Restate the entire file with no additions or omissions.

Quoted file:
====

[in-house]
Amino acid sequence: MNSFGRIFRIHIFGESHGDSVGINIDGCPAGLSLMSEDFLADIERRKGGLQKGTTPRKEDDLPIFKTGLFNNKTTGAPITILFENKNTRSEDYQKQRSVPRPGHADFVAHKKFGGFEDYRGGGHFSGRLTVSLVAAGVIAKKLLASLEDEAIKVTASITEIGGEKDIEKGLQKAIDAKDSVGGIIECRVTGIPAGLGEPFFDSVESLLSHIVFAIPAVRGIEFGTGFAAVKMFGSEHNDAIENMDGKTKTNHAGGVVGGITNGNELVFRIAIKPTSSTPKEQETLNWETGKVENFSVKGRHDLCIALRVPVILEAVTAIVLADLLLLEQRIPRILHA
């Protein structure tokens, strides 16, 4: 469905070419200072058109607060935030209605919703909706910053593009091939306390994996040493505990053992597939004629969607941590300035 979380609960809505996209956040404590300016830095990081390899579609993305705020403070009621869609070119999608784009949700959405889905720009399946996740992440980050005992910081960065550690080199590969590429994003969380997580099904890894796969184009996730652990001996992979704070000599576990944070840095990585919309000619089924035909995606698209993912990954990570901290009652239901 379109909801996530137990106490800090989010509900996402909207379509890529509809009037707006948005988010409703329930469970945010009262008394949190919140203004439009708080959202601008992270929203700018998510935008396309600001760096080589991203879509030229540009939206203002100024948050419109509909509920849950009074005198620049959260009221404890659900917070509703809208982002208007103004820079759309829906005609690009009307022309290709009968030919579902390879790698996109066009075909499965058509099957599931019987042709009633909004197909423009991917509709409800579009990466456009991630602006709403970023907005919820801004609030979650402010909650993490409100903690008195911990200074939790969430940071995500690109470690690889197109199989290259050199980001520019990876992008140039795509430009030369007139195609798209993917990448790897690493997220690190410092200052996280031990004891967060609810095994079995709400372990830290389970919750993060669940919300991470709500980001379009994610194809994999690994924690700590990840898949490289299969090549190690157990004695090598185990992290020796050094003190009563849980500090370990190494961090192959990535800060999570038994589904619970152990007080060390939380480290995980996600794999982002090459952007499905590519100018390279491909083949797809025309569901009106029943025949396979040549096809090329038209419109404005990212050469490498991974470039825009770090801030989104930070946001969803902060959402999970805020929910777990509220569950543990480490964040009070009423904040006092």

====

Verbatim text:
[in-house]
Amino acid sequence: MNSFGRIFRIHIFGESHGDSVGINIDGCPAGLSLMSEDFLADIERRKGGLQKGTTPRKEDDLPIFKTGLFNNKTTGAPITILFENKNTRSEDYQKQRSVPRPGHADFVAHKKFGGFEDYRGGGHFSGRLTVSLVAAGVIAKKLLASLEDEAIKVTASITEIGGEKDIEKGLQKAIDAKDSVGGIIECRVTGIPAGLGEPFFDSVESLLSHIVFAIPAVRGIEFGTGFAAVKMFGSEHNDAIENMDGKTKTNHAGGVVGGITNGNELVFRIAIKPTSSTPKEQETLNWETGKVENFSVKGRHDLCIALRVPVILEAVTAIVLADLLLLEQRIPRILHA
């Protein structure tokens, strides 16, 4: 469905070419200072058109607060935030209605919703909706910053593009091939306390994996040493505990053992597939004629969607941590300035 979380609960809505996209956040404590300016830095990081390899579609993305705020403070009621869609070119999608784009949700959405889905720009399946996740992440980050005992910081960065550690080199590969590429994003969380997580099904890894796969184009996730652990001996992979704070000599576990944070840095990585919309000619089924035909995606698209993912990954990570901290009652239901 379109909801996530137990106490800090989010509900996402909207379509890529509809009037707006948005988010409703329930469970945010009262008394949190919140203004439009708080959202601008992270929203700018998510935008396309600001760096080589991203879509030229540009939206203002100024948050419109509909509920849950009074005198620049959260009221404890659900917070509703809208982002208007103004820079759309829906005609690009009307022309290709009968030919579902390879790698996109066009075909499965058509099957599931019987042709009633909004197909423009991917509709409800579009990466456009991630602006709403970023907005919820801004609030979650402010909650993490409100903690008195911990200074939790969430940071995500690109470690690889197109199989290259050199980001520019990876992008140039795509430009030369007139195609798209993917990448790897690493997220690190410092200052996280031990004891967060609810095994079995709400372990830290389970919750993060669940919300991470709500980001379009994610194809994999690994924690700590990840898949490289299969090549190690157990004695090598185990992290020796050094003190009563849980500090370990190494961090192959990535800060999570038994589904619970152990007080060390939380480290995980996600794999982002090459952007499905590519100018390279491909083949797809025309569901009106029943025949396979040549096809090329038209419109404005990212050469490498991974470039825009770090801030989104930070946001969803902060959402999970805020929910777990509220569950543990480490964040009070009423904040006092």